The @Qualifier annotation can be used to hint at and narrow down the required bean:

@Component("fooFormatter")
public class FooFormatter implements Formatter {

    public String format() {
        return "foo";
    }
}
@Component("barFormatter")
public class BarFormatter implements Formatter {

    public String format() {
        return "bar";
    }
}
public class FooService {
    
    @Autowired
    private Formatter formatter;

}

Since there are two concrete implementations of Formatter available for the Spring container to inject, Spring will throw a NoUniqueBeanDefinitionException exception when constructing the FooService:

Caused by: org.springframework.beans.factory.NoUniqueBeanDefinitionException: 
No qualifying bean of type [com.autowire.sample.Formatter] is defined: 
expected single matching bean but found 2: barFormatter,fooFormatter

This can be avoided by narrowing the implementation using a @Qualifier annotation:

public class FooService {
    
    @Autowired
    @Qualifier("fooFormatter")
    private Formatter formatter;

}

By specifying the @Qualifier with the name of the specific implementation, in this case as fooFormatter, we can avoid ambiguity when Spring finds multiple beans of the same type.

Please note that the value of the @Qualifier annotation matches with the name declared in the @Component annotation of our FooFormatter implementation.

5.2. Autowiring by Custom Qualifier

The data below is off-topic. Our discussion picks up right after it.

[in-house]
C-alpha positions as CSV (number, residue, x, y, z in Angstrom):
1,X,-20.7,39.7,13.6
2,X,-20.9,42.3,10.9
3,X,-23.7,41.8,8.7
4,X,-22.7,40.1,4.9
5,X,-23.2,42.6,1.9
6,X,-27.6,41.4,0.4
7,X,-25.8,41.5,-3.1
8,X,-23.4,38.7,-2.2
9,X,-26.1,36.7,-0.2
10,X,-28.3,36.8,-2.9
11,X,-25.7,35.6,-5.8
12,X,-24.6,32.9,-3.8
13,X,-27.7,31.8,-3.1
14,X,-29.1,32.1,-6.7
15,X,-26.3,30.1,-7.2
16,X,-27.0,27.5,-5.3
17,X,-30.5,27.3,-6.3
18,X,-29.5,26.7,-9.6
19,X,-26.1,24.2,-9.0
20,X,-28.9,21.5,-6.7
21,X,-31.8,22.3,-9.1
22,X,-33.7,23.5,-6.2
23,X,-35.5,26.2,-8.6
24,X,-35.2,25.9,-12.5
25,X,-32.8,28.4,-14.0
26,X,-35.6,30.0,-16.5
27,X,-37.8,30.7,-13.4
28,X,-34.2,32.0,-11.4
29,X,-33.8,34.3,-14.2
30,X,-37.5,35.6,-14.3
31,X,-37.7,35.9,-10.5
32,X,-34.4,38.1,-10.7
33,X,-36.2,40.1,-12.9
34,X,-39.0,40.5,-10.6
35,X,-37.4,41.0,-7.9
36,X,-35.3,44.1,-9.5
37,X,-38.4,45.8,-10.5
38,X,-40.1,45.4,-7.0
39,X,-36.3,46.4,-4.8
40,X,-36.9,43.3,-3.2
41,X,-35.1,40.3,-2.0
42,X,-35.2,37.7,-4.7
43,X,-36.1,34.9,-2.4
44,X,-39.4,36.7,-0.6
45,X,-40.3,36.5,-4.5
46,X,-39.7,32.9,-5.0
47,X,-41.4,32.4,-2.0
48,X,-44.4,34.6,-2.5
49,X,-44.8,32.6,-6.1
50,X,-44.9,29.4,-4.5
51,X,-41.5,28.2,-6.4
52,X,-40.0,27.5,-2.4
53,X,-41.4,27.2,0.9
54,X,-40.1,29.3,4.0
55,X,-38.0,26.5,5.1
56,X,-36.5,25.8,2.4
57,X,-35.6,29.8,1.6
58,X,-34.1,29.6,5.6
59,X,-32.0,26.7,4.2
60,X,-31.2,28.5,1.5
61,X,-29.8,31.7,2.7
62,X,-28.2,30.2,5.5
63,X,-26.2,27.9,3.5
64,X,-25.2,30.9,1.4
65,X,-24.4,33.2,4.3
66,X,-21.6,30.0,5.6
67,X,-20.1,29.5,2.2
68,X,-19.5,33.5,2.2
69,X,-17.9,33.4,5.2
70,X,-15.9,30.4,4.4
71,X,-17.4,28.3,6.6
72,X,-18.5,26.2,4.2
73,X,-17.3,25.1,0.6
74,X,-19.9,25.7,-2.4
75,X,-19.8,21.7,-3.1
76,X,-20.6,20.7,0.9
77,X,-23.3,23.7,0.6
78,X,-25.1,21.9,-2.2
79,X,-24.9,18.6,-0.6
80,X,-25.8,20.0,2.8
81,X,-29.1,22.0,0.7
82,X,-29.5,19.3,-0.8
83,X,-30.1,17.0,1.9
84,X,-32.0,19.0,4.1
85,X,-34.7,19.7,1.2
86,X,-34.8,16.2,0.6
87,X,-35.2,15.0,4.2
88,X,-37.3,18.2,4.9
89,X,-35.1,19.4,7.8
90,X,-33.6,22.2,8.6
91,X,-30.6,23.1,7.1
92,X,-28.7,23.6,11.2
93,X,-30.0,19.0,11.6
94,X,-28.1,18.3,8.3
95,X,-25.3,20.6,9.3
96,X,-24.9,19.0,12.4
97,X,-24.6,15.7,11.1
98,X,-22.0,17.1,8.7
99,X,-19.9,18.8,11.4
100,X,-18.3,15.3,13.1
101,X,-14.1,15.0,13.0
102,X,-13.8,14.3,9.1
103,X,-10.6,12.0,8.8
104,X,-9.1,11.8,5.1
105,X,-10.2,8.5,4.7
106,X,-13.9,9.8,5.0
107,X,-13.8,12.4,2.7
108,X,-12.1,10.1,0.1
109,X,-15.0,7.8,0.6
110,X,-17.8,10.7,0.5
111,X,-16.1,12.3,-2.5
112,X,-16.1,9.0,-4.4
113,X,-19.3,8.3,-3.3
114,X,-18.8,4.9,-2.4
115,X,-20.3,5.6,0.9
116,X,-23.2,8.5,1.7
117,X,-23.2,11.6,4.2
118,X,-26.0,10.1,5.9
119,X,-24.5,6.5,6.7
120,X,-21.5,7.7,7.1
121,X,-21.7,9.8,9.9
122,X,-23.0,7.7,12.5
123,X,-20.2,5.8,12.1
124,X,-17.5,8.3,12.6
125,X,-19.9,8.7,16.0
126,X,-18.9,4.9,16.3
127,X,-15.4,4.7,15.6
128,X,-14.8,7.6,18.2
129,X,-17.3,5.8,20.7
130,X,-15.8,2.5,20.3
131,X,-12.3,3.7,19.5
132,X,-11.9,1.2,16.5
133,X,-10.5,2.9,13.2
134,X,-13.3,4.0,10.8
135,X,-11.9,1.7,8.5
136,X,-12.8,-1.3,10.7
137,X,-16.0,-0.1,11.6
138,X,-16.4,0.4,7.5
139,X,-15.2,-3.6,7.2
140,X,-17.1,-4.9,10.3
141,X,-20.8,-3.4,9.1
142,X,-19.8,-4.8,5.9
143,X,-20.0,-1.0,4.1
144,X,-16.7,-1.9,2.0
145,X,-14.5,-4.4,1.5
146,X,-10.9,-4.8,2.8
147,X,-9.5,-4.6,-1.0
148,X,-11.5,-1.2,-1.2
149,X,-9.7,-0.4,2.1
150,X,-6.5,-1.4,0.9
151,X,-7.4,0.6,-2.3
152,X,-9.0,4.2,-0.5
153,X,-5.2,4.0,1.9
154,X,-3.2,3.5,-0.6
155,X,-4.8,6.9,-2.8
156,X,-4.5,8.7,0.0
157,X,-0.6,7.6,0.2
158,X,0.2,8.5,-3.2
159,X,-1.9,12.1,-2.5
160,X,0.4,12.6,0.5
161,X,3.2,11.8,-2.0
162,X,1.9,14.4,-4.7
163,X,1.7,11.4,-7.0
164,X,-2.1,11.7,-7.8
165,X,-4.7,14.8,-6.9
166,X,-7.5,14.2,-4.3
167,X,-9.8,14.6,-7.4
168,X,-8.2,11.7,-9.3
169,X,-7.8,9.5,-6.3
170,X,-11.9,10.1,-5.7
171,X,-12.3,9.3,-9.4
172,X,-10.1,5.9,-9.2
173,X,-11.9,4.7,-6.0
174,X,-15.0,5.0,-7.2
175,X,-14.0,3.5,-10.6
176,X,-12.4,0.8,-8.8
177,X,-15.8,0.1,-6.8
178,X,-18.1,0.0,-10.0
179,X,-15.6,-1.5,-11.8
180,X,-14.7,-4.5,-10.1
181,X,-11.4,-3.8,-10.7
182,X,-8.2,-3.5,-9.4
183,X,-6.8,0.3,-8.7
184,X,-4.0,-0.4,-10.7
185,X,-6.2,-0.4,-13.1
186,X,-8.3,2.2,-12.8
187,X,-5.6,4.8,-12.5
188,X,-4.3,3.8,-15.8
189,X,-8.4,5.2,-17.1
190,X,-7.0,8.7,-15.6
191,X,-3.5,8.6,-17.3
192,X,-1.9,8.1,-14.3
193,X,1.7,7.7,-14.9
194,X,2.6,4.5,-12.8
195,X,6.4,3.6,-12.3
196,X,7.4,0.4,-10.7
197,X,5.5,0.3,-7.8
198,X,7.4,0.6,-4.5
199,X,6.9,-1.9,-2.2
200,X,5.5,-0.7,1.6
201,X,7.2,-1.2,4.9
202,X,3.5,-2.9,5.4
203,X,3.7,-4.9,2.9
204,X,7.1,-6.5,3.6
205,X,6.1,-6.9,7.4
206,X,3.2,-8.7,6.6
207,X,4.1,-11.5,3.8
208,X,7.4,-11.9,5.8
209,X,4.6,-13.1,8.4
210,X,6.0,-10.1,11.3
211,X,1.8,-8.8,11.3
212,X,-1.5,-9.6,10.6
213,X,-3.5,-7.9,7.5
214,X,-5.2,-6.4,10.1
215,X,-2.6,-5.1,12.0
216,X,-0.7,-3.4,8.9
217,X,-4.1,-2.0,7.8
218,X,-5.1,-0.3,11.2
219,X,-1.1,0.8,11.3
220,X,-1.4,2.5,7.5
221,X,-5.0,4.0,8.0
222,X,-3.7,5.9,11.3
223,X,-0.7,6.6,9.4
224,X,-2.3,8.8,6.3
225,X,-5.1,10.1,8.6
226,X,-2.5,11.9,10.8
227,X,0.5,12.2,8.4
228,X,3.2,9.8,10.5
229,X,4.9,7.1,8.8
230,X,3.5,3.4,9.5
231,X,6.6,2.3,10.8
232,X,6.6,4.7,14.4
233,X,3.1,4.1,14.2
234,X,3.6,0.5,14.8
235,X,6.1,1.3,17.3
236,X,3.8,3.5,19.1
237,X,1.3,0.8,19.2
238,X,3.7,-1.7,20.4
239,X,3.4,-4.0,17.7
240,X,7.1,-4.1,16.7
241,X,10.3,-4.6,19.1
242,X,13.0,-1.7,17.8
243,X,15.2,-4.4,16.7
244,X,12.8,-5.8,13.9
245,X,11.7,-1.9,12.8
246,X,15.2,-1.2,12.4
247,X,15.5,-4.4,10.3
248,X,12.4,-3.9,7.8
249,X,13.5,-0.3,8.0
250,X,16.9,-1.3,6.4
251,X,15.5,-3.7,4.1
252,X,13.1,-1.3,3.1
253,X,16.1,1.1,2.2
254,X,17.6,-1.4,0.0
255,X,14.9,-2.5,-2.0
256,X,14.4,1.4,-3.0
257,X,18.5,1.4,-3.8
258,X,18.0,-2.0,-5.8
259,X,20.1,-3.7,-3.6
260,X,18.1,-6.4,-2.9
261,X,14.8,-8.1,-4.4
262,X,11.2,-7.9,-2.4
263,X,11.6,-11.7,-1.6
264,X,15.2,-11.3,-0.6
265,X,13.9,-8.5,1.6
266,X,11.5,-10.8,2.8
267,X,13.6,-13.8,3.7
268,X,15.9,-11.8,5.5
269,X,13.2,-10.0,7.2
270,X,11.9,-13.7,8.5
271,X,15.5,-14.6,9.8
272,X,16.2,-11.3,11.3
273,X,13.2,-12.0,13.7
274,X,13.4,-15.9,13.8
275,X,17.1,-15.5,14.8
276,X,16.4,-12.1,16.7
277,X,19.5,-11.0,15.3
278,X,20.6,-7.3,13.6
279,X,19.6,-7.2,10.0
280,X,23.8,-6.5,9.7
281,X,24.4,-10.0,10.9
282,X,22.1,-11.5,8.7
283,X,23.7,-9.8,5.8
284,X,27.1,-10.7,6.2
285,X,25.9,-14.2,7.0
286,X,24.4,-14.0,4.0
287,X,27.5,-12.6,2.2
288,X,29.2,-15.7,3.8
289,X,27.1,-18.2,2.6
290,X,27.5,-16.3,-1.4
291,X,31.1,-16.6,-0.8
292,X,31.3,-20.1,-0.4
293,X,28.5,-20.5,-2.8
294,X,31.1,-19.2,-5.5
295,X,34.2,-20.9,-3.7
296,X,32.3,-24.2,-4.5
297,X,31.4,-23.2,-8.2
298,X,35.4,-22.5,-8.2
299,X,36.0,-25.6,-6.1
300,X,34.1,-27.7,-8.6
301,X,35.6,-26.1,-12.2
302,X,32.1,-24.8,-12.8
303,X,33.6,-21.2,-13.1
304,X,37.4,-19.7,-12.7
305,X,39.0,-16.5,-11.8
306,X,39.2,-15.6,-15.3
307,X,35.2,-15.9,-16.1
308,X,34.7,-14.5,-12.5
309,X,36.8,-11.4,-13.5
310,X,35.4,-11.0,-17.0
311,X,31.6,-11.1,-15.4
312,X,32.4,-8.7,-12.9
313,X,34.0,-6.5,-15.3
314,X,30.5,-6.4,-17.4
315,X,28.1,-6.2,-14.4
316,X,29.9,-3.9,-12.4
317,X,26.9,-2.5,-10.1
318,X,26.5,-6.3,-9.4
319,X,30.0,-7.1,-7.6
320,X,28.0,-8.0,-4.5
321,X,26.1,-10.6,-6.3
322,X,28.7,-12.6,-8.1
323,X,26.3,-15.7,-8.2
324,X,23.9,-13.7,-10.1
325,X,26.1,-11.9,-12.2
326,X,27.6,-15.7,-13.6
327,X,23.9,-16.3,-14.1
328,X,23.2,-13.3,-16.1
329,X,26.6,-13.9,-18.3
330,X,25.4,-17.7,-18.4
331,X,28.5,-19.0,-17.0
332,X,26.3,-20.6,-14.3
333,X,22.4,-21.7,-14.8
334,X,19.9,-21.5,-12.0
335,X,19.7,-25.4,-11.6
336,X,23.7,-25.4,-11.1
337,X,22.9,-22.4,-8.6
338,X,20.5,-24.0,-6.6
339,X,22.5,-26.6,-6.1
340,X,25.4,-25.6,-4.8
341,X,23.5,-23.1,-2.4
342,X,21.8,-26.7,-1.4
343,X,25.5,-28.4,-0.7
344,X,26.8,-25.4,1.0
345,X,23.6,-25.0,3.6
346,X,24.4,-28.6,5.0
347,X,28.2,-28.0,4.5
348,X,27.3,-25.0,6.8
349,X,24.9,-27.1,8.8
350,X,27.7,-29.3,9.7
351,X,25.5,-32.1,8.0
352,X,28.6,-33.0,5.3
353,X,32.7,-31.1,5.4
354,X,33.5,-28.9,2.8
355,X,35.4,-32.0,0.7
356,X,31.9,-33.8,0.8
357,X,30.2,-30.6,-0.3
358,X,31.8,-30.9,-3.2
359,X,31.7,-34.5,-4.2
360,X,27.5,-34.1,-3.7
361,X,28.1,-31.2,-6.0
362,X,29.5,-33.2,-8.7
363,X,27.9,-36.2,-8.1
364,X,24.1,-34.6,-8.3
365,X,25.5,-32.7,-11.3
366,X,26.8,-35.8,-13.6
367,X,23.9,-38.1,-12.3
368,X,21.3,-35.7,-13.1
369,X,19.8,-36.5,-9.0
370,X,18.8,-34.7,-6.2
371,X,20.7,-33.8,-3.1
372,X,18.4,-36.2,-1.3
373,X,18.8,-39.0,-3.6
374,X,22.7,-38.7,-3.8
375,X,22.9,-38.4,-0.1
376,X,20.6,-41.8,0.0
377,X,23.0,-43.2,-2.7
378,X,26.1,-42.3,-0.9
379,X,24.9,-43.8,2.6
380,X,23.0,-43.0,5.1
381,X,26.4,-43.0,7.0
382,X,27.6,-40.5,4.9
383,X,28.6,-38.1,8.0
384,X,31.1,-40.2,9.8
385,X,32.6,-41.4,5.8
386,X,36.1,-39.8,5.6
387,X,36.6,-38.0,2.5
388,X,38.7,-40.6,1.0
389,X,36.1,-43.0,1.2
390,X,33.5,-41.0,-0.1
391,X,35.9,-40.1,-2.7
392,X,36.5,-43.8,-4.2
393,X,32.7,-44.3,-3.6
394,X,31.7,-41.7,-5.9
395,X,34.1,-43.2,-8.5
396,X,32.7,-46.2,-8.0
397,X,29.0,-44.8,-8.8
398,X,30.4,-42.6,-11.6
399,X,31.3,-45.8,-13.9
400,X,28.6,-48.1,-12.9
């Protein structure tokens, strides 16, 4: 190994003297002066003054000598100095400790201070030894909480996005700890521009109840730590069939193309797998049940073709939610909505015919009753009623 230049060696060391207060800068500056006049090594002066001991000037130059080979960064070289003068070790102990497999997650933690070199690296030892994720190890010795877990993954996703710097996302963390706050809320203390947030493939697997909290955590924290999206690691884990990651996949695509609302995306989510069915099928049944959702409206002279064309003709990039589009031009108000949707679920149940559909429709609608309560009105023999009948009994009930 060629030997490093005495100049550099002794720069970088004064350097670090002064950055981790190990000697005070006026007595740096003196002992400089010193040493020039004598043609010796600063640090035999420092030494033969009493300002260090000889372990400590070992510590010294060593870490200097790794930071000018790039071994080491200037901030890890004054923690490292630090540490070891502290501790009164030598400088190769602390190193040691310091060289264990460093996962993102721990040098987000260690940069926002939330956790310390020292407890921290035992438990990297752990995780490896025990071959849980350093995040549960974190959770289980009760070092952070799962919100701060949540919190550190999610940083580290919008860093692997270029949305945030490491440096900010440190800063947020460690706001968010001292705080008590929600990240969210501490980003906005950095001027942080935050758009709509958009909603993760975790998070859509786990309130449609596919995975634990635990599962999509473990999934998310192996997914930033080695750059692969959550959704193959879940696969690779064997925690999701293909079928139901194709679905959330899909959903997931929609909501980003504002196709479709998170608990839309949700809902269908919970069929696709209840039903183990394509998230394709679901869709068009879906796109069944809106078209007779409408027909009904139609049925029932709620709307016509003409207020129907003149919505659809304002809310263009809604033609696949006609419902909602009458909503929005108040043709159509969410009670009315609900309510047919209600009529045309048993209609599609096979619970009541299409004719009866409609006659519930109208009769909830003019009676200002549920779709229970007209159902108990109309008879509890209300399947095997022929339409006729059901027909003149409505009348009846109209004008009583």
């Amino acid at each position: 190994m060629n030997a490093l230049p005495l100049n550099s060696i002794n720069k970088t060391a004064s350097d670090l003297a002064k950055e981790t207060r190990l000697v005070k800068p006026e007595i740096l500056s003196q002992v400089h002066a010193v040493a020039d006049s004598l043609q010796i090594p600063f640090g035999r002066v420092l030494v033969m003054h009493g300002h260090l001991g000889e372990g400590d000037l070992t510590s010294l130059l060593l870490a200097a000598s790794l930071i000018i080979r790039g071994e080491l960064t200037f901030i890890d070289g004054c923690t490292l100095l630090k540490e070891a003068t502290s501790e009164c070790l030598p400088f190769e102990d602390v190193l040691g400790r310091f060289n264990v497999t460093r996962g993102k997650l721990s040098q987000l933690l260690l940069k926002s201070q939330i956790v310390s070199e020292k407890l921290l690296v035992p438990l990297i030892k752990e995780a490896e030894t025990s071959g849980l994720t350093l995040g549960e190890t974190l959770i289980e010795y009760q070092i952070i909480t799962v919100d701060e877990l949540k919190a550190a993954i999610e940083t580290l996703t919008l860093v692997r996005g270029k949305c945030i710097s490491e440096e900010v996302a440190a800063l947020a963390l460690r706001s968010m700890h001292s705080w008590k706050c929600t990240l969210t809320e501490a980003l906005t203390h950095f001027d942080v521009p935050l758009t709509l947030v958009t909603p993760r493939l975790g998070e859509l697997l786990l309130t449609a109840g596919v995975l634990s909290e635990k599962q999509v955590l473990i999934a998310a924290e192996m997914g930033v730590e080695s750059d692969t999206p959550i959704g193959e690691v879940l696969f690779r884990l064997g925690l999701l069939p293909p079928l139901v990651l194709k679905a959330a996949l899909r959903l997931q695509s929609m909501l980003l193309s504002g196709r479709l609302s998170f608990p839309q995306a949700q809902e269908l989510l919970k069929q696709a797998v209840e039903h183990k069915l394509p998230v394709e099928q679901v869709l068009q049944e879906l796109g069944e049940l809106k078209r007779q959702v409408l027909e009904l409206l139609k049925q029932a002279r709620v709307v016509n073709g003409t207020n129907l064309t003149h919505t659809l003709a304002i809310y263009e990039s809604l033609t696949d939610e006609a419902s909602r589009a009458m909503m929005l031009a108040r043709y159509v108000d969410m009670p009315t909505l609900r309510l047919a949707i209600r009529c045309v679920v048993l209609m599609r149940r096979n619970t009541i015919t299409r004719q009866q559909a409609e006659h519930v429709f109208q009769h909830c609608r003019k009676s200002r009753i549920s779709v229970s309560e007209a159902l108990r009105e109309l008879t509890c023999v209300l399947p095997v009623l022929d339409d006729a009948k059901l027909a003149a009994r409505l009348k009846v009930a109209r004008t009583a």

Spring allows us to create our own @Qualifier annotation. To create a custom Qualifier, define an annotation and provide the @Qualifier annotation within the definition as below:

@Qualifier
@Target({
  ElementType.FIELD, ElementType.METHOD, ElementType.TYPE, ElementType.PARAMETER})
@Retention(RetentionPolicy.RUNTIME)
public @interface FormatterType {
    
    String value();

}

Once defined, the FormatterType can be used within various implementations to specify custom value:

@FormatterType("Foo")
@Component
public class FooFormatter implements Formatter {

    public String format() {
        return "foo";
    }
}
@FormatterType("Bar")
@Component
public class BarFormatter implements Formatter {

    public String format() {
        return "bar";
    }
}

Once the implementations are annotated, the custom Qualifier annotation can be used as below:

@Component
public class FooService {
    
    @Autowired
    @FormatterType("Foo")
    private Formatter formatter;
    
}

The value specified in the @Target annotation restrict where the qualifier can be used to mark injection points.

In the above code snippet, the qualifier can be used to disambiguate the point where Spring can inject the bean into a field, a method, a type, and a parameter.

5.3. Autowiring by Name

As a fallback Spring uses the bean name as a default qualifier value.

So by defining the bean property name, in this case as fooFormatter, Spring matches that to the FooFormatter implementation and injects that specific implementation when FooService is constructed:

public class FooService {
    
    @Autowired
    private Formatter fooFormatter;
    
}

6. Conclusion

Although both @Qualifier and bean name fallback match can be used to narrow down to a specific bean, autowiring is really all about injection by type and this is how best to use this container feature.

The source code of this tutorial can be found in the GitHub project – this is an Eclipse based project, so it should be easy to import and run as it is.

I just announced the new Spring Boot 2 material, coming in REST With Spring:

>> CHECK OUT THE LESSONS